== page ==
Janusz Ok, here comes the moment when I need to do some explanations. It’s going to be lengthy, I apologise for that.
We all keep hearing the term “artificial intelligence” all around, but few people understand that this is just a marketing trick. There is no such thing as Artificial Intelligence, in the most original sense of the word. Not yet anyway. Instead, there is a set of quite effective machine learning methods, which are developing rapidly and get better and better at solving some tasks.
What is a machine learning algorithm? This is a kind of program (and it doesn’t matter on neural networks or any other architecture) that learns from examples, and which tries to generalize the examples obtained, and reproduce similar behavior on other examples from the subject area, which it has never seen before.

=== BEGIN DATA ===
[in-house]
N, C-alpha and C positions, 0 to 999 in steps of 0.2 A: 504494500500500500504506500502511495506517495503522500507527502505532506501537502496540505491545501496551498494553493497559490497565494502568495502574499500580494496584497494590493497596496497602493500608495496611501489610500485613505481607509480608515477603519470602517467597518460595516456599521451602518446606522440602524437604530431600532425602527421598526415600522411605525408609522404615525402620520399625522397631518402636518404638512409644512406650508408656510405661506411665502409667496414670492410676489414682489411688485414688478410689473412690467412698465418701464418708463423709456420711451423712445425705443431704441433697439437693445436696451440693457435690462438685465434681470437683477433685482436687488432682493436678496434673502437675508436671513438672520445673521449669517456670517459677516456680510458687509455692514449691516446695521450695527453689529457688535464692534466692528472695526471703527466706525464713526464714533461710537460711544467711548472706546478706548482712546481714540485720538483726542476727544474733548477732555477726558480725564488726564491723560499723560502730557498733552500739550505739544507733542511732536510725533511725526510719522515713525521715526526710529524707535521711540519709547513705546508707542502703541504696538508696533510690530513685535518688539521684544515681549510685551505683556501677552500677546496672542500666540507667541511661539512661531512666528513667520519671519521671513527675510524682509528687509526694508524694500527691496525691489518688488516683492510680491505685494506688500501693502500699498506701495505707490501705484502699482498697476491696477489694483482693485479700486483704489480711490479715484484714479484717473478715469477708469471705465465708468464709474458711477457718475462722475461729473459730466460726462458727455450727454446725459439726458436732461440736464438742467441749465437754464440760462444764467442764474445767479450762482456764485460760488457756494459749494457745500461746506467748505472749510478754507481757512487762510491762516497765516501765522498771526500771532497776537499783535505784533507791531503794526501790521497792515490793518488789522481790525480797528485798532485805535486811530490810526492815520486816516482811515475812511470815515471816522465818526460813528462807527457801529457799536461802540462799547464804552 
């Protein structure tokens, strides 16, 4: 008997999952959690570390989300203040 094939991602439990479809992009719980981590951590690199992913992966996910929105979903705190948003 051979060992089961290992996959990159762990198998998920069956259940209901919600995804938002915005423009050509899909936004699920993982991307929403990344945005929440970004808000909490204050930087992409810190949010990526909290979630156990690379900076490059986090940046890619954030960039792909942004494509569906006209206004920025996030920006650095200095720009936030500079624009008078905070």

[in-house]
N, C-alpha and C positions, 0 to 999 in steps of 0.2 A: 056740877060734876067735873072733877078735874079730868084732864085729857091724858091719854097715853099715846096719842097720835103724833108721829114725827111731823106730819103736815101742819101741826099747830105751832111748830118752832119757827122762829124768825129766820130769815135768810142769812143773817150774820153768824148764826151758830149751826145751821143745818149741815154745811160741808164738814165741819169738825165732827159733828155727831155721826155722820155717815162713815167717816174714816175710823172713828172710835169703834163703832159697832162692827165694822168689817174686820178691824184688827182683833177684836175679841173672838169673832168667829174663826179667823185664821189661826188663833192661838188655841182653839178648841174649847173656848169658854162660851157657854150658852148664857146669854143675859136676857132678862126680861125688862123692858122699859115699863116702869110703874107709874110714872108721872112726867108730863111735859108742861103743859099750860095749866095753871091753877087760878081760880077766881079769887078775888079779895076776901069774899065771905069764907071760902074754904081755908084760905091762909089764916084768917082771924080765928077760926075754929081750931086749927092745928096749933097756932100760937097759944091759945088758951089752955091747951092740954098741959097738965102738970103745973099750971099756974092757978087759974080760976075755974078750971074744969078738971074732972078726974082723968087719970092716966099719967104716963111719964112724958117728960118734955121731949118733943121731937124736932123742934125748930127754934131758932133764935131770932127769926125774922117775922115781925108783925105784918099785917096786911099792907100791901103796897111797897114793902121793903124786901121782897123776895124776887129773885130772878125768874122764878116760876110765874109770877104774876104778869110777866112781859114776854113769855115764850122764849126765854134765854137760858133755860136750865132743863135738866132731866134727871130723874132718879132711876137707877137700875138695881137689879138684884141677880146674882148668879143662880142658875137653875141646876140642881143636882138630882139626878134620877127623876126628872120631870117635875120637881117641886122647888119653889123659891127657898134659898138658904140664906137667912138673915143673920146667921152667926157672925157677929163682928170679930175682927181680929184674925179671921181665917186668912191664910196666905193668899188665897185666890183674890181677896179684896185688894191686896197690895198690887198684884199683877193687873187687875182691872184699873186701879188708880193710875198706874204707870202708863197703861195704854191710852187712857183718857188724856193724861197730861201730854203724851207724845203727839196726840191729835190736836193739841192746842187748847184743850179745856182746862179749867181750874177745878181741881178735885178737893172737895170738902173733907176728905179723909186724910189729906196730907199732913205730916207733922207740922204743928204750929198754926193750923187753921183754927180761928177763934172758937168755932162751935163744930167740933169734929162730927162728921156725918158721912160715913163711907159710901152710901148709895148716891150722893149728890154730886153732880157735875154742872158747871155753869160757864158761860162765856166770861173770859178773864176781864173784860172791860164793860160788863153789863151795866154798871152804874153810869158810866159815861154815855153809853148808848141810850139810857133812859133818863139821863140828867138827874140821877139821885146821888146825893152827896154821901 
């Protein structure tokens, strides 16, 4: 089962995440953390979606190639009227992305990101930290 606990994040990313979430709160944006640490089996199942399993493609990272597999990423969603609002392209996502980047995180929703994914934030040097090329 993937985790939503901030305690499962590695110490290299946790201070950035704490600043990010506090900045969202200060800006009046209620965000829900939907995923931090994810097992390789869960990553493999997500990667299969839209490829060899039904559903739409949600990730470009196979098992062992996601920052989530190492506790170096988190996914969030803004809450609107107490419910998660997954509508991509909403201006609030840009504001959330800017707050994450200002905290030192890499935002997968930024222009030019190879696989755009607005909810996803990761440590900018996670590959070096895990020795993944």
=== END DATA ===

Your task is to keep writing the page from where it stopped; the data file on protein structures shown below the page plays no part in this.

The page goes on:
Tonfotos currently uses multiple different machine learning algorithms for different stages of face processing:
- Face detection in a photo
- Determining the geometry of faces for its subsequent normalization
- Calculating attributes of faces so that you can compare how similar they are
- Clustering similar faces into groups
However, what is important for our discussion, is that all algorithms are trained on some kind of training sample (which is never representative enough, and often also contains errors) to achieve maximum results. And the result is a certain metric, for example, the ratio of correctly and incorrectly guessed results (for example, faces).
So, we come to the main point. These neural networks never reach 100% quality as a result of training. There is and always will be some percentage of errors. And if some machine learning engineer says that he has reached 100%, then he most likely be fired for incompetence, because he just made common mistake of overfitting. In practice it means that the model simply memorized the entire training sample, instead of making generalisation, and will work poorly in real conditions.